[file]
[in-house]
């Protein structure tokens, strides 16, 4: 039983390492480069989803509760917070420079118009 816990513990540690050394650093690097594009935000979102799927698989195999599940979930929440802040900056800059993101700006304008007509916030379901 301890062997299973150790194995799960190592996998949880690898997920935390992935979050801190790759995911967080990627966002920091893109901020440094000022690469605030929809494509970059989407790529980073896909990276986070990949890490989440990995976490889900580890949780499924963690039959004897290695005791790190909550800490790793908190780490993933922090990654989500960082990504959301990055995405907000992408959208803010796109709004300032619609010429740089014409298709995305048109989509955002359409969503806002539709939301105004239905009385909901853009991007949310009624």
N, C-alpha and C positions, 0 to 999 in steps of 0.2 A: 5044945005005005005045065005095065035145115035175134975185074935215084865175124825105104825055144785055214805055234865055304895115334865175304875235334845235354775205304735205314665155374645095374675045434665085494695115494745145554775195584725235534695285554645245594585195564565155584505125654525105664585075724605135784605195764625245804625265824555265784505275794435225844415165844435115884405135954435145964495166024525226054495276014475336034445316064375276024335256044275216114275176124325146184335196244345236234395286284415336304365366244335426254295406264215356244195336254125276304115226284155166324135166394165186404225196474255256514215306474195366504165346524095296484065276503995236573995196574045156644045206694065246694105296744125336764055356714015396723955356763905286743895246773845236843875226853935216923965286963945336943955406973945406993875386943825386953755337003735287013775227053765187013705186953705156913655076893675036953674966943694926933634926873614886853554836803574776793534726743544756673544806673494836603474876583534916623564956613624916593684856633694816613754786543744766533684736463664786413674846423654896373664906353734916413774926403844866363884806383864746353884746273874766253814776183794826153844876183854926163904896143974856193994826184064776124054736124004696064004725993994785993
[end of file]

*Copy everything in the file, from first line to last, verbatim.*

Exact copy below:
[in-house]
């Protein structure tokens, strides 16, 4: 039983390492480069989803509760917070420079118009 816990513990540690050394650093690097594009935000979102799927698989195999599940979930929440802040900056800059993101700006304008007509916030379901 301890062997299973150790194995799960190592996998949880690898997920935390992935979050801190790759995911967080990627966002920091893109901020440094000022690469605030929809494509970059989407790529980073896909990276986070990949890490989440990995976490889900580890949780499924963690039959004897290695005791790190909550800490790793908190780490993933922090990654989500960082990504959301990055995405907000992408959208803010796109709004300032619609010429740089014409298709995305048109989509955002359409969503806002539709939301105004239905009385909901853009991007949310009624």
N, C-alpha and C positions, 0 to 999 in steps of 0.2 A: 5044945005005005005045065005095065035145115035175134975185074935215084865175124825105104825055144785055214805055234865055304895115334865175304875235334845235354775205304735205314665155374645095374675045434665085494695115494745145554775195584725235534695285554645245594585195564565155584505125654525105664585075724605135784605195764625245804625265824555265784505275794435225844415165844435115884405135954435145964495166024525226054495276014475336034445316064375276024335256044275216114275176124325146184335196244345236234395286284415336304365366244335426254295406264215356244195336254125276304115226284155166324135166394165186404225196474255256514215306474195366504165346524095296484065276503995236573995196574045156644045206694065246694105296744125336764055356714015396723955356763905286743895246773845236843875226853935216923965286963945336943955406973945406993875386943825386953755337003735287013775227053765187013705186953705156913655076893675036953674966943694926933634926873614886853554836803574776793534726743544756673544806673494836603474876583534916623564956613624916593684856633694816613754786543744766533684736463664786413674846423654896373664906353734916413774926403844866363884806383864746353884746273874766253814776183794826153844876183854926163904896143974856193994826184064776124054736124004696064004725993994785993